Second only to the Asian chick, Lola, on Temptation Island the hottest topic these days is the super-secret invention, code-named "Ginger," set to be unveiled to the world in 2002 by its multi-millionaire inventor, New Hampshire's Dean Kamen.
According to the investment bank Credit Suisse First Boston the invention is so incredibly revolutionary that it will make Kamen "five times richer than Bill Gates" within five years. Yep, Kamen might soon be worth a TRILLION smackers which, now that I think about it, is just about how many shots it usually takes me to close the double one.
Speculation about just what Kamen's mystery invention might be runs the gamut. Said to take just a few minutes to assemble with little more than a screwdriver and a set of socket wrenches, and from just a couple thousand dollars worth of parts easily contained in a gym bag, a majority of thought seems to suggest that the thing is some sort of high-tech personal transportation device. A sort of "wearable car," as Joel Garreau of the Washington Post postulated, that will fold and unfold into a space the size of a briefcase, be fueled without petroleum, whisk people along magically like some sort of "60 mph wheeled witch's broom," and obviate forever the need for parking spaces.
Or maybe it's a time machine -- a shower stall-like contraption that we can step up into, just like Jeff Goldbloom, be broken down into tiny invisible molecules, and "fly" back in time so we can pound the British over and over again because they're just too bloody daft not to stop walking in a rigid little conga line through the forest in coats the color of a fire engine. Blimey! That'll teach the blighters, with their frickin' 40 points per dart averages.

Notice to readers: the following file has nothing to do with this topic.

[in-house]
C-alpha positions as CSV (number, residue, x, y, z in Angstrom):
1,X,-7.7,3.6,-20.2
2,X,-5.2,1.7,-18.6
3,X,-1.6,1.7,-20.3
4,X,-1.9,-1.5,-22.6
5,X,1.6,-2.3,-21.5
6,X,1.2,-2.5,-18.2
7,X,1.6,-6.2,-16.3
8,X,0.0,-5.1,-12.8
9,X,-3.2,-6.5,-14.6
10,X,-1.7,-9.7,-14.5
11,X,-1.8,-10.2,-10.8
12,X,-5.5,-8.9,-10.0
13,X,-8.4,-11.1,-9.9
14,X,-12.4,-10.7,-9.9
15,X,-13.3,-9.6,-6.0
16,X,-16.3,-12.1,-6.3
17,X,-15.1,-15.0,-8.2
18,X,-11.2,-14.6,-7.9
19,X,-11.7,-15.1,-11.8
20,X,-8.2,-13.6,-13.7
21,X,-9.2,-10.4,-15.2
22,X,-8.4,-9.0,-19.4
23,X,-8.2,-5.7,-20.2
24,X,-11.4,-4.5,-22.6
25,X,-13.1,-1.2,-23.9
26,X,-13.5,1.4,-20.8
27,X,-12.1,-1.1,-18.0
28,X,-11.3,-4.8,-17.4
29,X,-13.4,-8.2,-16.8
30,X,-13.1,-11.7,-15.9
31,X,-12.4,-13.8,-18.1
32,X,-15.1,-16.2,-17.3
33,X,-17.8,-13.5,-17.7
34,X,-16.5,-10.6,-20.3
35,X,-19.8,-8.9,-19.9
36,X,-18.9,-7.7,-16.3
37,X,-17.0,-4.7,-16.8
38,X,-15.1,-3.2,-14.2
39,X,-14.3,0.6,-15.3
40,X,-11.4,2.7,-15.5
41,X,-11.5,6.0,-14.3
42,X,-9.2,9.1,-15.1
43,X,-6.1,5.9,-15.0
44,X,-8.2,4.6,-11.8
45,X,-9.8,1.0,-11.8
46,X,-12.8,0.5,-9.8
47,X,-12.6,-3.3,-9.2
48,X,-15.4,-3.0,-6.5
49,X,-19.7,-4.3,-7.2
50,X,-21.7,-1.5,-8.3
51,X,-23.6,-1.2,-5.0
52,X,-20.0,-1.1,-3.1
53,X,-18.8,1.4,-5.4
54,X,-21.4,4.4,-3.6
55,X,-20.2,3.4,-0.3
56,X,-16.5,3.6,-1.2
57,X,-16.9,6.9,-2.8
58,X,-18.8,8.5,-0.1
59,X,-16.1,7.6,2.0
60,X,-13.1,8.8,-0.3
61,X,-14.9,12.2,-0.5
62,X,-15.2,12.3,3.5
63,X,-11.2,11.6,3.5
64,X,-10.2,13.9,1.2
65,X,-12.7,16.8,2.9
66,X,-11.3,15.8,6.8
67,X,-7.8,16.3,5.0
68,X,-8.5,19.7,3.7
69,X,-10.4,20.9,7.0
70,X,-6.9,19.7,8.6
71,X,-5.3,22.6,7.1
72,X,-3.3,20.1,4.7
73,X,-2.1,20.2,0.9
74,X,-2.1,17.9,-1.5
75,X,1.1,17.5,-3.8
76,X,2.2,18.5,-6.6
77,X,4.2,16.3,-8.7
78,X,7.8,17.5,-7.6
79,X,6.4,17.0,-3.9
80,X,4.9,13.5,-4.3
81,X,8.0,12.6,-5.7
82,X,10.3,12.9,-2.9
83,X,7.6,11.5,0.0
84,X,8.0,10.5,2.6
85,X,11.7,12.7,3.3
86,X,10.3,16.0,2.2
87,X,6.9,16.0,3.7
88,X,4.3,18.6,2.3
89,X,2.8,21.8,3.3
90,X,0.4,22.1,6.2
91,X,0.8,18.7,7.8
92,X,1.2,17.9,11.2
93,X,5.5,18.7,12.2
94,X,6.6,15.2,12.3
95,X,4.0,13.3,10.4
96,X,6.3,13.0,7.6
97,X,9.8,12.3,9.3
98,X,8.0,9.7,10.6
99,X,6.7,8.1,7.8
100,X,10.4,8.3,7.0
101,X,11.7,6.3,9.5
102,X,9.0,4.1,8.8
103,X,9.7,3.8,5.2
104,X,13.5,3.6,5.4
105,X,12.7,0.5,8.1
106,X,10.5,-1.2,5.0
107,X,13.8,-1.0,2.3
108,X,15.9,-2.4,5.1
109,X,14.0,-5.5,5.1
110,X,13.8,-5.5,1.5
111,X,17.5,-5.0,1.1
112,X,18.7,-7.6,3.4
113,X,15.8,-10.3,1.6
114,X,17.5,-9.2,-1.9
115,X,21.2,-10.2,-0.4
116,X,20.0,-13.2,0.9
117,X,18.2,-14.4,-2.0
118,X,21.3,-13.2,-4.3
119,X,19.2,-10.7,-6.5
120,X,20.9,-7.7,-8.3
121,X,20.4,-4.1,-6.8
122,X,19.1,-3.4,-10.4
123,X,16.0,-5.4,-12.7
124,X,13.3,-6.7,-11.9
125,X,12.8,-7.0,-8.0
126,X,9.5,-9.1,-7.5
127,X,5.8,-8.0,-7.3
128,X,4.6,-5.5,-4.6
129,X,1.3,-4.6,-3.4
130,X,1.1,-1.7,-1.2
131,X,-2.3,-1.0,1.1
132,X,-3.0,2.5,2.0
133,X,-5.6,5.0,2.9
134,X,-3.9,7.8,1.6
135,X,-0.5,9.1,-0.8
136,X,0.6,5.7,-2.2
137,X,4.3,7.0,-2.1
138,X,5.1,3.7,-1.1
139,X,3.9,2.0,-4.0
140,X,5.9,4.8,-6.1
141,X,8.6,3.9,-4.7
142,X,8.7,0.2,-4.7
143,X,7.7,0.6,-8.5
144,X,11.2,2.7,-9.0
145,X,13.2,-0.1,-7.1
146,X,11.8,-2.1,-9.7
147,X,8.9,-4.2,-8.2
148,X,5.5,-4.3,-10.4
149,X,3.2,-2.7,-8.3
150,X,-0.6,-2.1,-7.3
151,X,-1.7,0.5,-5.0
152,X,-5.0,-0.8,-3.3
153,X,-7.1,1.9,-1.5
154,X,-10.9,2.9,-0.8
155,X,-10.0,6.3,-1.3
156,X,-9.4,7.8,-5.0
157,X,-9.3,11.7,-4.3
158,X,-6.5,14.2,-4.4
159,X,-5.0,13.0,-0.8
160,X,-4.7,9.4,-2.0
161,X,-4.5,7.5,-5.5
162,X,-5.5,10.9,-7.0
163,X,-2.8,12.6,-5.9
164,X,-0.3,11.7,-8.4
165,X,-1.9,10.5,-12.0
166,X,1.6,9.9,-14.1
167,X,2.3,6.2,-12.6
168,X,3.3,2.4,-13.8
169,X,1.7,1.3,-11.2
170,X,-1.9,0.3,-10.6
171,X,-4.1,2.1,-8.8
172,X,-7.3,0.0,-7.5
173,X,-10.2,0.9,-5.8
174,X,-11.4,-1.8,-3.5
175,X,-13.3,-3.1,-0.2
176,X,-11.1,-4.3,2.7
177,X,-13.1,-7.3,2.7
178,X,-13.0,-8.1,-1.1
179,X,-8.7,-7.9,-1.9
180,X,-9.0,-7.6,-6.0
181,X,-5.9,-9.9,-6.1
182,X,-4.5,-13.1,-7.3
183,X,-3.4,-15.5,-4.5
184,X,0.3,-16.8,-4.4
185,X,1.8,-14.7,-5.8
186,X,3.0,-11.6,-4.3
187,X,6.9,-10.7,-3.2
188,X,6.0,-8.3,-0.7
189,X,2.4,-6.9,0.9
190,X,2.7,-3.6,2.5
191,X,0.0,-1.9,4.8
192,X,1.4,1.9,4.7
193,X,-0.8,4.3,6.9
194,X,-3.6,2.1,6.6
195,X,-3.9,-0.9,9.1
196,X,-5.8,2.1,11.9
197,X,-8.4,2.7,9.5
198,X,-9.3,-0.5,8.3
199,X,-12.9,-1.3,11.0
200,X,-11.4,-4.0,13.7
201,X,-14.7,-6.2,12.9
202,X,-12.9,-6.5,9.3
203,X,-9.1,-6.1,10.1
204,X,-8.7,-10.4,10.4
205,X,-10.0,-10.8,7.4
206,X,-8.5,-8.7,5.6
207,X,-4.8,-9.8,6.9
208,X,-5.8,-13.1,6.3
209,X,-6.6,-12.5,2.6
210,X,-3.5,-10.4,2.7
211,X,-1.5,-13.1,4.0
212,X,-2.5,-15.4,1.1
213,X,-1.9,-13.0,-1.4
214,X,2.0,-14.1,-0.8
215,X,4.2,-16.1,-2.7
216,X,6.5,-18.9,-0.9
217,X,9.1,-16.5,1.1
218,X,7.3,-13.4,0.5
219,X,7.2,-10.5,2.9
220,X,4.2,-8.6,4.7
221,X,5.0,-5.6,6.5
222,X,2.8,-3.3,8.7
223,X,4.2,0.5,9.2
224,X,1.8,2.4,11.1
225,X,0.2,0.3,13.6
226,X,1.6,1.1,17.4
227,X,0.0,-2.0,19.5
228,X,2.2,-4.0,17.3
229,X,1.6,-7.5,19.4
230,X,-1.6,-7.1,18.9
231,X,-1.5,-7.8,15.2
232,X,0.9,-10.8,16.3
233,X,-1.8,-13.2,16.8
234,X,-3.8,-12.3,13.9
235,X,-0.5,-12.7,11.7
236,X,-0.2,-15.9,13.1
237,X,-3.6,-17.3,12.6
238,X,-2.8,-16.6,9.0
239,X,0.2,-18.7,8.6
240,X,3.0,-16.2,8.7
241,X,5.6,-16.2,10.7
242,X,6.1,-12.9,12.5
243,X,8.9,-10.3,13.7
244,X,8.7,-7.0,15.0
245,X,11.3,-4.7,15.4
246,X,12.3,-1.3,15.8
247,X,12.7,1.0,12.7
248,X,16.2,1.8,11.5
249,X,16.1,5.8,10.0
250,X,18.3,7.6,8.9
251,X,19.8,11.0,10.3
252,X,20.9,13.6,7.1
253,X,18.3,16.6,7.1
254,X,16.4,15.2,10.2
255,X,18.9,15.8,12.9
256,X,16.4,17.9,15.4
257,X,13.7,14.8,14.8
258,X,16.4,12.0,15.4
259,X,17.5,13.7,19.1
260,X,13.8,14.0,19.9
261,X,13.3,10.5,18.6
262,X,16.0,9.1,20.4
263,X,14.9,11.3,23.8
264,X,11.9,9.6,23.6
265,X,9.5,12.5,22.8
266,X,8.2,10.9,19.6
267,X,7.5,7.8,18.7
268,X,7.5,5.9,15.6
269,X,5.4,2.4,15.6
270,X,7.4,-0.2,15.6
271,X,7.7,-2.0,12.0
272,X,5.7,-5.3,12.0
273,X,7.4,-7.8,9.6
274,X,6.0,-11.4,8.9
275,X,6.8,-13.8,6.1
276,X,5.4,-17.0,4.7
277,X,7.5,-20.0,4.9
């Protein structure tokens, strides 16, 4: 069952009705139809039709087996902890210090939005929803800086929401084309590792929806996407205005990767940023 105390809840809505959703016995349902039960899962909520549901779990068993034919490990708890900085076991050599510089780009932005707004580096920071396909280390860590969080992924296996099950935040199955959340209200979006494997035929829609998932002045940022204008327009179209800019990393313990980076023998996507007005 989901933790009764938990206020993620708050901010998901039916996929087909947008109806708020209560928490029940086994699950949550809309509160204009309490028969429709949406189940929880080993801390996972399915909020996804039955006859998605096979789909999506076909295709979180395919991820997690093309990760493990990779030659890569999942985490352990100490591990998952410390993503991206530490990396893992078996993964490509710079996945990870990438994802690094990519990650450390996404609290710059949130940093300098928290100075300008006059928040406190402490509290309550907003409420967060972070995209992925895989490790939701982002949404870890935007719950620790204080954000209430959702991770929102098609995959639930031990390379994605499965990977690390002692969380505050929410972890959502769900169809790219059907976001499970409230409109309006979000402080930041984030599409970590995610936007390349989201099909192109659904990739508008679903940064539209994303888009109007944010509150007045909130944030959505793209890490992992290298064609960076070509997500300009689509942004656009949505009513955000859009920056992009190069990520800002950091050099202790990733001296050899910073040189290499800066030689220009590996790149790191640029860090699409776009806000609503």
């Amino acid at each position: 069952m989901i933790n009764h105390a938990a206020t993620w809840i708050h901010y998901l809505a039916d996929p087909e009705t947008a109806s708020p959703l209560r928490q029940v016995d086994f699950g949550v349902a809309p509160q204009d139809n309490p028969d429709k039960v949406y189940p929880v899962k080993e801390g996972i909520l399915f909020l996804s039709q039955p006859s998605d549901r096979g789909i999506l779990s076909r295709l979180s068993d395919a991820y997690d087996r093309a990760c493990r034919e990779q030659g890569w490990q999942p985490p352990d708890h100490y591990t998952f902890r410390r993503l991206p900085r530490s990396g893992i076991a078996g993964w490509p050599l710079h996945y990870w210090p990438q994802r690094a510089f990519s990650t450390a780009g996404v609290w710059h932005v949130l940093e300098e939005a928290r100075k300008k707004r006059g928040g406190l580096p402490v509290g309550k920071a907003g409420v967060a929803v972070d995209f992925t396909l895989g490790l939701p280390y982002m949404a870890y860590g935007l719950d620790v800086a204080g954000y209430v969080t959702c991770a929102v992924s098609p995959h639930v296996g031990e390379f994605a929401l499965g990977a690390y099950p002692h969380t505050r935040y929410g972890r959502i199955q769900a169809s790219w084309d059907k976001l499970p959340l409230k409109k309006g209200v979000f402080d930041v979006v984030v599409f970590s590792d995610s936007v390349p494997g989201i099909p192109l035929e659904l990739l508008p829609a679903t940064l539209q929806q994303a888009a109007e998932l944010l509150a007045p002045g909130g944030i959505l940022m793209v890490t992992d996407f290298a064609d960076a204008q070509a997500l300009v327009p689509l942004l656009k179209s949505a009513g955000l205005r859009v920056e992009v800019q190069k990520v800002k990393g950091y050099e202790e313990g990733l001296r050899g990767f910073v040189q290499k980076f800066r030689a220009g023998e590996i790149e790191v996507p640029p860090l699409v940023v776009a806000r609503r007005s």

Or MAYBE it's x-ray glasses that actually work! About forty years ago, when I was seven, I saved up Bazooka bubble gum wrappers and sent away for a 1960's vintage set of these lenses. To make them work what you had to do was hang a big white sheet on your mother's clothes line. Then you needed to wait for the sun to cast it's rays "just right" on the sheet. The final part of the process was to convince your well-endowed sixteen year-old baby-sitter to walk directly in front of the sheet while you and all of your buddies, wearing your googly-eyed x-ray specs, nonchalantly tried to figure out if she was wearing underwear. Well, Bazooka owes me about a billion bubble gum wrappers because the suckers DIDN'T WORK. Shucks.
When I first started hearing rumors about the new invention I was CERTAIN it was a new kind of dart -- one that flies straight, extracts itself from the board, chalks up the score and buys a beer before returning to your hand. Now, THAT would truly change the world. But, alas, I was wrong. In a private conversation recently with Kamen I was assured that such a dart was simply not possible to construct "given the laws of physics as we know them" today. "The problem, Paulie, ain't the extraction part; we can do that with magnets. The scoring's not a biggie; we can imbed a computer chip in the barrel. With miniature sensors we can make the dart fly to the bar and even shove a quarter in the juke box before settlin' again in your pocket protector. What we CAN'T do is make the little buggers fly straight. You'll need to talk to a Brit about that."
Whatever it is, Ginger has definitely got the big honchos droolin'. Apple Computer co-founder Steve Jobs, Amazon.com founder Jeff Bezos and Silicon Valley venture capitalist John Doerr have invested millions in it.